Similarly, many of the other students had parents who either "committed suicide" or were involved in an accident preceded by a strange flash of light.  I don't know about you, but it sounds to me like an obviously magic-caused incident.  If I were the main character, I would have run away from the school the moment dorm introductions were over, and yet, Spirit, Addie, Muirin, Locke, and Burke completely ignore this and focus on the tree with the do-not-look charm on it that has nada to do with the plot.  Honestly, their failure to realize the similarities in the circumstances of their parents' deaths make me suspect that someone cast a do-not-notice spell on the whole school. To the reader, who is not under the spell however, this fact sticks out way too much.  It is almost like placing a bomb at the steps of a government building and putting a sign that says "IGNORE THIS" in foot-high neon letters on top of it to make sure no one notices. 

If the previous book in this series was raw cookie dough, this one is raw cookie batter that someone forgot to add flour to before they put it in the oven; so much expectation for it, but in the end it fell flat, albeit in a very epic way.

Review by Elizabeth Chan

Tuesday, February 8, 2011

Where She Went by Gayle Forman

Gayle Forman's If I Stay was easily one of my favorite books from 2009. Like The Lovely Bones, it takes place it is told from the point of view of a protagonist that is removed from the action. In this case it is teenage Mia, lying in a coma after an car accident that takes the lives of her two amazing parents and lovely little brother Teddy. In this in-between state, she tries to decide if life is worth living without the people she just lost. What would her life be like without her parents, and without Teddy? As she grapples with this, her boyfriend Adam comes to visit her in the hospital and tells her to stay.

I'm obviously not doing justice to the elegance of the storytelling by merely regurgitating the plot, but you need to know what happened in book one to understand Where She Went, which comes out in April 2011. Where She Went is told from Adam's point of view, and takes place a few years later. Mia, a brilliant cellist at the time of the accident, has just finished Julliard and is playing a concert in New York City. Meanwhile, Adam, the lead singer and lyricist of the alternative rock band Shooting Star, is about to head off on a worldwide tour, but is spending the night in New York City. On impulse, he goes to see Mia play. Because he is now a celebrity, she gets word that he's at her performance and has her "people" find him.

What follows is a middle of the night wandering through New York City that reminds me very much of the movie Before Sunset, where two people that used to be in love meet up sort of by chance and wander through Paris. In that movie, the couple is older (Ethan Hawke and Julie Delpy in their late 30's), but the sentiments are the same. There's so much that Adam wants to know about the disintegration of his relationship with Mia, so many gaps to be filled in. Forman took just the right approach in filling in the gaps for the reader too, with chapters skipping between the past and the present, but never in a confusing way. I loved traveling through those circles, getting to understand and remember again why I loved Adam and Mia so much in If I Stay.

I don't want to give away any more of the book, but let it be known that I devoured this one on Sunday afternoon, after keeping it in my to-read pile expressly for that purpose. Gayle Forman is one of my favorite writers, and this book does not disappoint. She has such a keen ability to show love and all the ways it makes people behave irresponsibly and regrettably. On top of that, this is a story about the love of music and for once, the author actually understands what bands a musician would actually like! (Note, it is not necessarily the bands the author likes unless the author has some kind of indie music cred!)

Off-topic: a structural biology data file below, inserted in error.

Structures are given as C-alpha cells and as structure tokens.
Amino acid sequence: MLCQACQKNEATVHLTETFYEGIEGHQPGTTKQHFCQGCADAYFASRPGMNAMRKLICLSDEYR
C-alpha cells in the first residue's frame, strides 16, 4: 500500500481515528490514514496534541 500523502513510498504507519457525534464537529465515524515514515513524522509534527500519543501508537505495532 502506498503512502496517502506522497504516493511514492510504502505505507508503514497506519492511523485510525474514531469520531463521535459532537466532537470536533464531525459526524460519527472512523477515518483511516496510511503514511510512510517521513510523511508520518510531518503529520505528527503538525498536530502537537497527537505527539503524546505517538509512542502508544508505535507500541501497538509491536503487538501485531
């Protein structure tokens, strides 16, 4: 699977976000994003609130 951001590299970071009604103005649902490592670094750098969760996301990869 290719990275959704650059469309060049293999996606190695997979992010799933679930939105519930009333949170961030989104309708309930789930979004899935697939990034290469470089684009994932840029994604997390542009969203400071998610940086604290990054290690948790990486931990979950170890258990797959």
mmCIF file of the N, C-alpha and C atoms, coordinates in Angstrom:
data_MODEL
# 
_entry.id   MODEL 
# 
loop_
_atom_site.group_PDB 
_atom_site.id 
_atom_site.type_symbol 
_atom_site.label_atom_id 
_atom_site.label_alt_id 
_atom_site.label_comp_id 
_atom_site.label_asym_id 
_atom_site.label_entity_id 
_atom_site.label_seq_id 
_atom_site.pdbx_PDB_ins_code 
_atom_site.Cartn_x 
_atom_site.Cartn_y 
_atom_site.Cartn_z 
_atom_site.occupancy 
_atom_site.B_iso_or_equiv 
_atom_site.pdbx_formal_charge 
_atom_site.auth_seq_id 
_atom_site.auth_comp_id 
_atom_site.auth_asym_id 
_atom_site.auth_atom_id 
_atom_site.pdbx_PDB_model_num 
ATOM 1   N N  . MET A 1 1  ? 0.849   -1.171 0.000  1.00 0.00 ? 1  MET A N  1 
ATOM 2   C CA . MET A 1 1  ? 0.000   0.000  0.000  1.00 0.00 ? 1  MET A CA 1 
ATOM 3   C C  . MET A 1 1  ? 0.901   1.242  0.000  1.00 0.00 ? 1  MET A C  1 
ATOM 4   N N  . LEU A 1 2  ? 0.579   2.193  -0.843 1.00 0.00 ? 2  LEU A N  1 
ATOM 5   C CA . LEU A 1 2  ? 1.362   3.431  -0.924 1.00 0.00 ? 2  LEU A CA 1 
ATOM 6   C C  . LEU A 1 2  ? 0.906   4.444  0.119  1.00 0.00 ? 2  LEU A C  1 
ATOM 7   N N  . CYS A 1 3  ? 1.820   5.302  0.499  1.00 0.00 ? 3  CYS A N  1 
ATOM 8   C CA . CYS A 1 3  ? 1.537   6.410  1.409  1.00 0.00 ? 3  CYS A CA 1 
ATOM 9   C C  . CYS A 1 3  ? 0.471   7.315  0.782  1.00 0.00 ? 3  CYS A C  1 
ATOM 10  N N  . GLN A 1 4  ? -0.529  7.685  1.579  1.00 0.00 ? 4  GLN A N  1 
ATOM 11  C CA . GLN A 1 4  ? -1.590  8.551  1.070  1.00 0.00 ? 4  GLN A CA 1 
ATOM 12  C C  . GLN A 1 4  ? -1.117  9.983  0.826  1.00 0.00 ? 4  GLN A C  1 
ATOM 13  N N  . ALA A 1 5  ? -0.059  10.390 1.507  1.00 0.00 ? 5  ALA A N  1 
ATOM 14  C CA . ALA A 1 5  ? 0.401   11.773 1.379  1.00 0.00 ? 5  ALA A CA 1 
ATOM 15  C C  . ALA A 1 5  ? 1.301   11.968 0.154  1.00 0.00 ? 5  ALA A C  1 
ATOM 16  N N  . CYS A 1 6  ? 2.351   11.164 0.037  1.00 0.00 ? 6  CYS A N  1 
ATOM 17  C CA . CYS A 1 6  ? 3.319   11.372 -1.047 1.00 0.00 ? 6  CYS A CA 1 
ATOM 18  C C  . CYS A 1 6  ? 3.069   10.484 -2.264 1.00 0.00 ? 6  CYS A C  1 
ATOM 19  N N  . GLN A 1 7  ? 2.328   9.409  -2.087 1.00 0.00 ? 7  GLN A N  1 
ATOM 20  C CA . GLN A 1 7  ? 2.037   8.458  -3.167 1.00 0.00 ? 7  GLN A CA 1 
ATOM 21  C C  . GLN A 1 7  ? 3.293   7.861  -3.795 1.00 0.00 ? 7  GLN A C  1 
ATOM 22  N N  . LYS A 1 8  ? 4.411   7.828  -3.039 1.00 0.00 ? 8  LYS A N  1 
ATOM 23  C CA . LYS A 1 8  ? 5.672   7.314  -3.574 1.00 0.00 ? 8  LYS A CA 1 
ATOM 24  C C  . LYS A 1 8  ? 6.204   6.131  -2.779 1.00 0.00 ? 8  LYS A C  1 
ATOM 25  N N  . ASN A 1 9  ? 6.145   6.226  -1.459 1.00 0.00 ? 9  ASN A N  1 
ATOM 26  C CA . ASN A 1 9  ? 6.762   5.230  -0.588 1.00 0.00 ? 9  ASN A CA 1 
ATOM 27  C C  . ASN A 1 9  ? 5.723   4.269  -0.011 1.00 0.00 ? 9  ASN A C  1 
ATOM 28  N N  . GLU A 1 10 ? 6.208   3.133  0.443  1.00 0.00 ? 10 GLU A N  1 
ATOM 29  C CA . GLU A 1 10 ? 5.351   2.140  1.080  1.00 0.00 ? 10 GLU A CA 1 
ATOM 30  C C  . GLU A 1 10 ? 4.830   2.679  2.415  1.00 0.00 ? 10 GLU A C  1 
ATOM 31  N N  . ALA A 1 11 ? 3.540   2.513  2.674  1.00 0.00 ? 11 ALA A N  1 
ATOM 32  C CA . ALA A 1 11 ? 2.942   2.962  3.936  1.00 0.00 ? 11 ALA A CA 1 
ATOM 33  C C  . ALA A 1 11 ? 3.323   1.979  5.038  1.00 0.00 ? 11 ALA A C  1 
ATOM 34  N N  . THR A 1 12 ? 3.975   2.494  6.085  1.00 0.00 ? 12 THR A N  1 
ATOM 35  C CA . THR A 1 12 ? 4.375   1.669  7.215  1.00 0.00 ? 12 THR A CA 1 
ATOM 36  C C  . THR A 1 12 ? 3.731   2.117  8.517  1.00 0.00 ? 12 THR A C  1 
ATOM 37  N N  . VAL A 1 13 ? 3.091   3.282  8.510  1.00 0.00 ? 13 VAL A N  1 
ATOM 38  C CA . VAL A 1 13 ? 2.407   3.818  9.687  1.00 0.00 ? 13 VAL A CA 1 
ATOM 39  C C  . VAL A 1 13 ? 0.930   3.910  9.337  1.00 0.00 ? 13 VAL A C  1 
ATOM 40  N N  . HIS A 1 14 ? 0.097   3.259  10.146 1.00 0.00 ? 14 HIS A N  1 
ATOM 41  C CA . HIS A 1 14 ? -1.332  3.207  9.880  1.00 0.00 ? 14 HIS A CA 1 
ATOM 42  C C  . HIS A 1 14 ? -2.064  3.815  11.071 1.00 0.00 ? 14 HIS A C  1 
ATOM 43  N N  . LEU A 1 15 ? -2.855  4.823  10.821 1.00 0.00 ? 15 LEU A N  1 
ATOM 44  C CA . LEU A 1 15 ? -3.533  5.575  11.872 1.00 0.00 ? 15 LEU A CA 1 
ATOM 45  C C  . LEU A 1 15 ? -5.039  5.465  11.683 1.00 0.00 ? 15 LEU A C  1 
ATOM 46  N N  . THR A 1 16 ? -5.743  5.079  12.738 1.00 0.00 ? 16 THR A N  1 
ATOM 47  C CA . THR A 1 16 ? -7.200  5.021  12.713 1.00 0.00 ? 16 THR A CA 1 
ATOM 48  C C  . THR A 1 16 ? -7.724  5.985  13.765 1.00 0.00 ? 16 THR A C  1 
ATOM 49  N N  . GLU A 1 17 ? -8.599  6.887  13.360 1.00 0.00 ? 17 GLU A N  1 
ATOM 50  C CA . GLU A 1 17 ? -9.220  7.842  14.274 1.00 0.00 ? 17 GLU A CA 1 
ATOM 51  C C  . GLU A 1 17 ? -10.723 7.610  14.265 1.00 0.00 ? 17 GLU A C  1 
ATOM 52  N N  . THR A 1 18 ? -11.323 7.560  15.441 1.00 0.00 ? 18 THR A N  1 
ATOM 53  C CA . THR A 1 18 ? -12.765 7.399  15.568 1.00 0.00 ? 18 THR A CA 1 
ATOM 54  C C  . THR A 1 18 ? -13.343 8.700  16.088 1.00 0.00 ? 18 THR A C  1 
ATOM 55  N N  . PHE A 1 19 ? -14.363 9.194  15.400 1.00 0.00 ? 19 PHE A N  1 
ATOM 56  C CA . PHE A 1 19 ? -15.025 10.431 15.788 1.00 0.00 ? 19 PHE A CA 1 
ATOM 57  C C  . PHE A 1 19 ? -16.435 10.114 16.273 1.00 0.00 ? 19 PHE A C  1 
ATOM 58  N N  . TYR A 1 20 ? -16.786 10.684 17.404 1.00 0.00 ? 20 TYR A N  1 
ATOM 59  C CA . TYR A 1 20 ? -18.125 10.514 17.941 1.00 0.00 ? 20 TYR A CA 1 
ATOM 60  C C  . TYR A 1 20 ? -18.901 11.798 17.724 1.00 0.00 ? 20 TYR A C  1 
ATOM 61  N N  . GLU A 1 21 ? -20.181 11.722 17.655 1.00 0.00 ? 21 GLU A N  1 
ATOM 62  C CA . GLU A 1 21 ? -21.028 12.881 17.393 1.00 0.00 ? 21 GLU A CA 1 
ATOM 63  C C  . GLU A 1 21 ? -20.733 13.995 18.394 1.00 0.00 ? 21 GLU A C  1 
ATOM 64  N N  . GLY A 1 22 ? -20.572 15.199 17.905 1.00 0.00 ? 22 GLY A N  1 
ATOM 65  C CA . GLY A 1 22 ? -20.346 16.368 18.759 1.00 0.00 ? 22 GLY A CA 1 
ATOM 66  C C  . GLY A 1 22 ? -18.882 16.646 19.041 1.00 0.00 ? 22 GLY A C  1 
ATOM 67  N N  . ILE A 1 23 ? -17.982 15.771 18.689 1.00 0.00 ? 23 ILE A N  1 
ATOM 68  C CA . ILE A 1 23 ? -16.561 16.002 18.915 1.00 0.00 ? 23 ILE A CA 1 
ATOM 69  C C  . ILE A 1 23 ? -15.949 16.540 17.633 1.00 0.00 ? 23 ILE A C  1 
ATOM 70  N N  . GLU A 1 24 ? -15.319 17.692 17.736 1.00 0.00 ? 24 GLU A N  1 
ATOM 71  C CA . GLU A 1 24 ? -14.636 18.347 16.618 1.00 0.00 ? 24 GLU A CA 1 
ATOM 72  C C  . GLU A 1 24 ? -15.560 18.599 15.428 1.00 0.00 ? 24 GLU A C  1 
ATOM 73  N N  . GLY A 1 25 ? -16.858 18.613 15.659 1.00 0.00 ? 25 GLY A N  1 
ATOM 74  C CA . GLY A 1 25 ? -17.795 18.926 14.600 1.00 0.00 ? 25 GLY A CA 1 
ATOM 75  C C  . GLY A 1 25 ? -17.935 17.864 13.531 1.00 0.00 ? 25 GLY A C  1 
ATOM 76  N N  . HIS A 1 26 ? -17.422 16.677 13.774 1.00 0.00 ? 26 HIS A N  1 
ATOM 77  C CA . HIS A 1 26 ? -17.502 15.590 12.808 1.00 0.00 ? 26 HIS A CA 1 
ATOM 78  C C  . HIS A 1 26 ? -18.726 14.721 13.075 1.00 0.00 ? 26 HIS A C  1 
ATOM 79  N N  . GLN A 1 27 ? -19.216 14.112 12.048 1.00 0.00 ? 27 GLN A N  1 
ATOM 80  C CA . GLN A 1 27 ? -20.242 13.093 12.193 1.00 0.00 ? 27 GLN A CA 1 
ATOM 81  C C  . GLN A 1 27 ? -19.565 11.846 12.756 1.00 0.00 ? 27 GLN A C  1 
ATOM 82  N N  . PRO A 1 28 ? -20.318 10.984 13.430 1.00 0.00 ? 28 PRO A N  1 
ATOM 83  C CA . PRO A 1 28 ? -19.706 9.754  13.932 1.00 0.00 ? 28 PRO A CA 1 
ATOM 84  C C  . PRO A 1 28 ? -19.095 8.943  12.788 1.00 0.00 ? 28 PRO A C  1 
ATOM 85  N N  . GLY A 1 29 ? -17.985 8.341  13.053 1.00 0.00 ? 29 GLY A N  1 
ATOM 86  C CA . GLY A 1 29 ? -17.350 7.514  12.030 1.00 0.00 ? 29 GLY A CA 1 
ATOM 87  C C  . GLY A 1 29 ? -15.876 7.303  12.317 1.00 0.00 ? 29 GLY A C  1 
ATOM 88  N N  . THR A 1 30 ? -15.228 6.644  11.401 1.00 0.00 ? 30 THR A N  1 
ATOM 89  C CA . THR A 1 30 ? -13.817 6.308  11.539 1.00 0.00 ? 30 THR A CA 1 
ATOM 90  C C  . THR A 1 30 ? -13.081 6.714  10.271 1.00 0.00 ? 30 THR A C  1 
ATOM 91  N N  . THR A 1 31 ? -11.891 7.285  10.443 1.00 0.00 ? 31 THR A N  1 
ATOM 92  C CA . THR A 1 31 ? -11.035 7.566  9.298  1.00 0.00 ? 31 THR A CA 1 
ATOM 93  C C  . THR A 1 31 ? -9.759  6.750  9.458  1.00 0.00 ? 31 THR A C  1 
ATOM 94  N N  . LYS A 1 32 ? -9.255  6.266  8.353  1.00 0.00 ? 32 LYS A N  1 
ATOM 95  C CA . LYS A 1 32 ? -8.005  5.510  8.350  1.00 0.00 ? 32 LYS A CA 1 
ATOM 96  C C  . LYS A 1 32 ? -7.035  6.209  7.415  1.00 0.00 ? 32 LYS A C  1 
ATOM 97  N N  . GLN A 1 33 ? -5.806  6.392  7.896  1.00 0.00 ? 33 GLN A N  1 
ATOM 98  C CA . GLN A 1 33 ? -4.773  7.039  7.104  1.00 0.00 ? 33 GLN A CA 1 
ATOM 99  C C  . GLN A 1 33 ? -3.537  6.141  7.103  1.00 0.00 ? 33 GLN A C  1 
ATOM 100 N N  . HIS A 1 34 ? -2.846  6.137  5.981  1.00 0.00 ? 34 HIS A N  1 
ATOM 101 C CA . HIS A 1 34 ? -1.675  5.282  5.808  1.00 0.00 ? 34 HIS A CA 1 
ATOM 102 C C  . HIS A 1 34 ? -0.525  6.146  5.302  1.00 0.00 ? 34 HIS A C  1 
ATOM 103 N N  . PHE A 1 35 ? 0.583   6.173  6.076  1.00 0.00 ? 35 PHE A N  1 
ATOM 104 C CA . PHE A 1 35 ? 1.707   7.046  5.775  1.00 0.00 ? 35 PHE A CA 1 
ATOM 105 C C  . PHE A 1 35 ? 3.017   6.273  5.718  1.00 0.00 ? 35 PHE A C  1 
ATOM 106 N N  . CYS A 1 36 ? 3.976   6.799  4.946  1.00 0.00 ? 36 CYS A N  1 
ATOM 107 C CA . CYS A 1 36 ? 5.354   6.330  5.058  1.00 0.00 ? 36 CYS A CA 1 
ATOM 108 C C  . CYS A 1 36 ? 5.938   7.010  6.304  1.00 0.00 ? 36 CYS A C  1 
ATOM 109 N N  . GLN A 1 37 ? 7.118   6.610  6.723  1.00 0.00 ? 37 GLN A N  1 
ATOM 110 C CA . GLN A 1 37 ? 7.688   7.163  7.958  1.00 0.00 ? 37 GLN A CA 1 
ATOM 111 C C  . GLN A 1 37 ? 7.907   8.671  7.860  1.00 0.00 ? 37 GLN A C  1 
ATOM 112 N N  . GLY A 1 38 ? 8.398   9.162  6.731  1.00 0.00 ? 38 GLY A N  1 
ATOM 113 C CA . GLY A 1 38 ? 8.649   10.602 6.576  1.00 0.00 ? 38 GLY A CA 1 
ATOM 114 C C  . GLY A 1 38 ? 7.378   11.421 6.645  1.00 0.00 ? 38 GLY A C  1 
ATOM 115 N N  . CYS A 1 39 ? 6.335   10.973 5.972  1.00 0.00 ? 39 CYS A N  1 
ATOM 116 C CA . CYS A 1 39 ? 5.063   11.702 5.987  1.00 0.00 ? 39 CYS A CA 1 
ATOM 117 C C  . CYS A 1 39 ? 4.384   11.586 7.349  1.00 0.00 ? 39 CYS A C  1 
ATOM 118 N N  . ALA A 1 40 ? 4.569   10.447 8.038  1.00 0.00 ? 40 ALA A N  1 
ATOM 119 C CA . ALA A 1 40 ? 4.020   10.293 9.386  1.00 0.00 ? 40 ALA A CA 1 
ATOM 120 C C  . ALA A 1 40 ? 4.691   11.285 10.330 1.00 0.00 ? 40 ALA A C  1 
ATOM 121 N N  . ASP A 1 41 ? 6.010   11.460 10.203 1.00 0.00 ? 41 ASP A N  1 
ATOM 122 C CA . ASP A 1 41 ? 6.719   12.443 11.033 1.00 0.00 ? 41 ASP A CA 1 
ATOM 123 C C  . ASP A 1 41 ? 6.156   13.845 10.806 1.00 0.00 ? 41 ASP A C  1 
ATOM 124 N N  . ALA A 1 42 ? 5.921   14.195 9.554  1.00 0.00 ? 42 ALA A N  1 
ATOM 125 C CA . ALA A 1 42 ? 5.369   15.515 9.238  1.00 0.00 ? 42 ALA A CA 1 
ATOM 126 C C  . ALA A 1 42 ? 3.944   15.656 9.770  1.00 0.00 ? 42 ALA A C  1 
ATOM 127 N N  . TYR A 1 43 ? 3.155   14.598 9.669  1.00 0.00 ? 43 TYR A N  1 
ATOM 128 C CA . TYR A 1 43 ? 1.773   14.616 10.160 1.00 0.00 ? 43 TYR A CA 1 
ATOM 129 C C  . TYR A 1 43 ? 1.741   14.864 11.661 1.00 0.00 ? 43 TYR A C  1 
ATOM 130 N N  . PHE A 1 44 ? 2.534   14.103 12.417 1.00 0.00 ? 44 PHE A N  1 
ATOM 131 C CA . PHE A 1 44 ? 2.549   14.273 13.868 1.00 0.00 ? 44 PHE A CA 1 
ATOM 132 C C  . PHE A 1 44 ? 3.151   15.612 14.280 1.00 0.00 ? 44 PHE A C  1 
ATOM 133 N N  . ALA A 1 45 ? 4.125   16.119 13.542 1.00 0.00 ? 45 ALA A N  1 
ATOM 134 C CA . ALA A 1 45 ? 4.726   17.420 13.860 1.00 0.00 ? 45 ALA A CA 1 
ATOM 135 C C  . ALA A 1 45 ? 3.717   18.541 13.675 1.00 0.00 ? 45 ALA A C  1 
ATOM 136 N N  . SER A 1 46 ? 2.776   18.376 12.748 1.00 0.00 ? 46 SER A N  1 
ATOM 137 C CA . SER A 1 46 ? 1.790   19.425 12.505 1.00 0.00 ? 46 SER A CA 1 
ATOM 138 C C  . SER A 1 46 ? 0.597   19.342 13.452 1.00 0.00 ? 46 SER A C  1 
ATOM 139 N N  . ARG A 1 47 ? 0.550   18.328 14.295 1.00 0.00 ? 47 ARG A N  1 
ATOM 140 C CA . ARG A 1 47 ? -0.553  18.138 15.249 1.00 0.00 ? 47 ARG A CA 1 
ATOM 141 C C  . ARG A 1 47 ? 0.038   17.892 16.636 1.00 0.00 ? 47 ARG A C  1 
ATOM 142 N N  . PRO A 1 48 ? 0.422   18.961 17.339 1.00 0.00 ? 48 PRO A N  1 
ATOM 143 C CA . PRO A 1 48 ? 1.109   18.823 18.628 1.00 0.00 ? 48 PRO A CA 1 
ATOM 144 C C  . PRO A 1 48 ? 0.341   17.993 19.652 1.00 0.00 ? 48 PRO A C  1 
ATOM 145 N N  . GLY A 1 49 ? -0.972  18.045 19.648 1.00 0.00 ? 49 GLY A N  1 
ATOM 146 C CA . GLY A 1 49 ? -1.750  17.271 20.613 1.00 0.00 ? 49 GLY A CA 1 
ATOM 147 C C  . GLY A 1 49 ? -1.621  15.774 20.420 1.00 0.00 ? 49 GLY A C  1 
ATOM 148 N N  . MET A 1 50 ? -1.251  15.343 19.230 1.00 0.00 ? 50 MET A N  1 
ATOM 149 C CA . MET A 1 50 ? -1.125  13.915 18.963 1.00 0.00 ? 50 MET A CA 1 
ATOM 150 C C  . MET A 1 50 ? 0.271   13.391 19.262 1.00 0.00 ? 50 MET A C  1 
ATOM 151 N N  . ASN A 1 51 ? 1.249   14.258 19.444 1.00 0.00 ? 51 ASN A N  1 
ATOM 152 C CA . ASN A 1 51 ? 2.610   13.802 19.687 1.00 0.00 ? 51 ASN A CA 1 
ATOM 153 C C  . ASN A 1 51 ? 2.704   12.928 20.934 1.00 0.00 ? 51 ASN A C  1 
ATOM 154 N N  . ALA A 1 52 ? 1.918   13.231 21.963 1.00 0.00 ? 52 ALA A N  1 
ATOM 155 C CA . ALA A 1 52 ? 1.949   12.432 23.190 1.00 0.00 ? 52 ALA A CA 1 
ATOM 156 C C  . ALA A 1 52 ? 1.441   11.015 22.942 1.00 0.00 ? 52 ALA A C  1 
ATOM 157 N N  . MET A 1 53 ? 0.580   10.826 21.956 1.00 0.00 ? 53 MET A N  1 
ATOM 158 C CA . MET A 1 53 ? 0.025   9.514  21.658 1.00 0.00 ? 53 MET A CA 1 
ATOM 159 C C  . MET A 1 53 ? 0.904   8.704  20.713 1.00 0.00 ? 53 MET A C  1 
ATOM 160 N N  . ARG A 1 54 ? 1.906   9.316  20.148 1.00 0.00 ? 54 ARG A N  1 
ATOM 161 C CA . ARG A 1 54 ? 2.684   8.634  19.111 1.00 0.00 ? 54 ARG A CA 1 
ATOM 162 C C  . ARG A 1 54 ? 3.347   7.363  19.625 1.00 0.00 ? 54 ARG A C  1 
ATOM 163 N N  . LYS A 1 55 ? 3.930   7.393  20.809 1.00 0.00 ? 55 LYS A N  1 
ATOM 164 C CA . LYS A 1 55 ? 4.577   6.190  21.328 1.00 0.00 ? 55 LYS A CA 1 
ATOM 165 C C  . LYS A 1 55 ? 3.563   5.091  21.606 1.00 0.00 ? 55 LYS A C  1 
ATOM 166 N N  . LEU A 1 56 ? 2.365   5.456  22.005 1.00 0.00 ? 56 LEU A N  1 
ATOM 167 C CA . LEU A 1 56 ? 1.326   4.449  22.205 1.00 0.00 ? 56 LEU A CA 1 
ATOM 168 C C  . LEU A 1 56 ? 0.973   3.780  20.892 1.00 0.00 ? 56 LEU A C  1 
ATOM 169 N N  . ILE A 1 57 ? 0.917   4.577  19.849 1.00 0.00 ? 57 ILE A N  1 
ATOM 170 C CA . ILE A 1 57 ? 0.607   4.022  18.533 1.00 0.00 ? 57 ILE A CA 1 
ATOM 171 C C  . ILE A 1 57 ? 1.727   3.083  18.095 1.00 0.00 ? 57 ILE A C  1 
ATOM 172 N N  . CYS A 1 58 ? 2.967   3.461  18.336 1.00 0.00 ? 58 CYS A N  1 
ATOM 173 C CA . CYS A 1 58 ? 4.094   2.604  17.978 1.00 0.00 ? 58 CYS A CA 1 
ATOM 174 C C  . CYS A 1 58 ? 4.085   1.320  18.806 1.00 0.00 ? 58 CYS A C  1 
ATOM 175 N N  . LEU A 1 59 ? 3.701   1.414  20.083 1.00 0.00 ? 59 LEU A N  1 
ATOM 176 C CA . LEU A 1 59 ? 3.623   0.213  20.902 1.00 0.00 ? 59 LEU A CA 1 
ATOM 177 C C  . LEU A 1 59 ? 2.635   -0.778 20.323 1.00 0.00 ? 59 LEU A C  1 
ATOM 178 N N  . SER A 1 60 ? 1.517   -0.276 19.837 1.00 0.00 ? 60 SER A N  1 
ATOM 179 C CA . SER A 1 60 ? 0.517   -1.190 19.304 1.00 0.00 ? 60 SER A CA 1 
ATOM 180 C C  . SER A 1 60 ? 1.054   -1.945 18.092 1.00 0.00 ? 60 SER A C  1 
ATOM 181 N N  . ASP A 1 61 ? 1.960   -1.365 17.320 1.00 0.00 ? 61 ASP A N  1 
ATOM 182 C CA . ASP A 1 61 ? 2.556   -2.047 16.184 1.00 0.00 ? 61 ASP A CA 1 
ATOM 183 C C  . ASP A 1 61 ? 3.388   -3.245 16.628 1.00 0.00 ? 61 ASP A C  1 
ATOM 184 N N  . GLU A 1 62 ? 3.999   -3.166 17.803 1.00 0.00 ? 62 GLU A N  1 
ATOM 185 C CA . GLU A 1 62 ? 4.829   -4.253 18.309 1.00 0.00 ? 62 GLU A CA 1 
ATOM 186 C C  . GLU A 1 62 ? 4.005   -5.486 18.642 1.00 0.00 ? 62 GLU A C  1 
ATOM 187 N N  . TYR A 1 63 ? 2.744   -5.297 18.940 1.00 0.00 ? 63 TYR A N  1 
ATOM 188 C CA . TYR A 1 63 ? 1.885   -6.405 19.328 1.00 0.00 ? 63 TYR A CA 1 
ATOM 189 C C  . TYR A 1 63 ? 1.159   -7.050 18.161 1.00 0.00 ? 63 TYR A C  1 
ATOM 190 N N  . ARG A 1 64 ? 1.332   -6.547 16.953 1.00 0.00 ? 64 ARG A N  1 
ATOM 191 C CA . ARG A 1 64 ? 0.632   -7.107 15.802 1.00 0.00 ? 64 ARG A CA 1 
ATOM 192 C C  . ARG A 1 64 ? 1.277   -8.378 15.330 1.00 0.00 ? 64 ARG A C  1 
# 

Because I am an in-the-box person, I am giving this one a 4. It is quite good, but also not the absolutely best book I've ever read (I'm very choosy with my 5s).

Sunday, February 6, 2011

The Way of Kings by Brandon Sanderson

Overall, The Way of Kings was a very good book. By the end, I understood what was happening, how things connected, and mostly which characters were which. However, it took 600 pages to get going. That's a long time for any book to set itself going; 600 pages is longer than a lot of books take to finish themselves. It took far too long describing the unusual storms that took place in this world and the spheres they use for money and light. The last 400 pages of the book were wonderful, and it took me about a tenth of the time to read those pages than the other 600 hundred. Those 600 pages contained a lot of rather bothersome features. For example, it described things several times in the same way. The world is full of spirit-like things called spren, and it describes fearspren by saying "Fearspren - like globs of purple gloo," then, not so many pages later there is another sentence: "Small fearspren - shaped like globs of purple goo" and then the rest of the sentence. They're almost exactly the same! Why would you do that? For the first section of the book, it's like he uses a formula for describing the spren. He has somespren - like something that looks like the spren - and the rest of the sentence. Later, Sanderson describes the dresses of a certain country as tight, form fitting at the top, and long, flowing at the bottom several times. Yes, I got that the first time, try using some different description. Then there were the characters. There were so many characters! The book followed several people, including Dalinar, Kaladin, young Kaladin, Shallan, and Szeth-son-son-Vallano, Truthless of Shinovar. Each had their own story, and the book spent some time on each before switching to another character. Just as I was getting used to one story and character, the book moved to another. By the time it returned, I had no idea which side characters were which. I didn't know who was nice to Dalinar or who Kaladin's brother was.
So the book gets a 4.3. It would have gotten a 3 if not for the fact that it finally managed to end well, with all the characters tying together. And the character Wit. He definitely made the book better.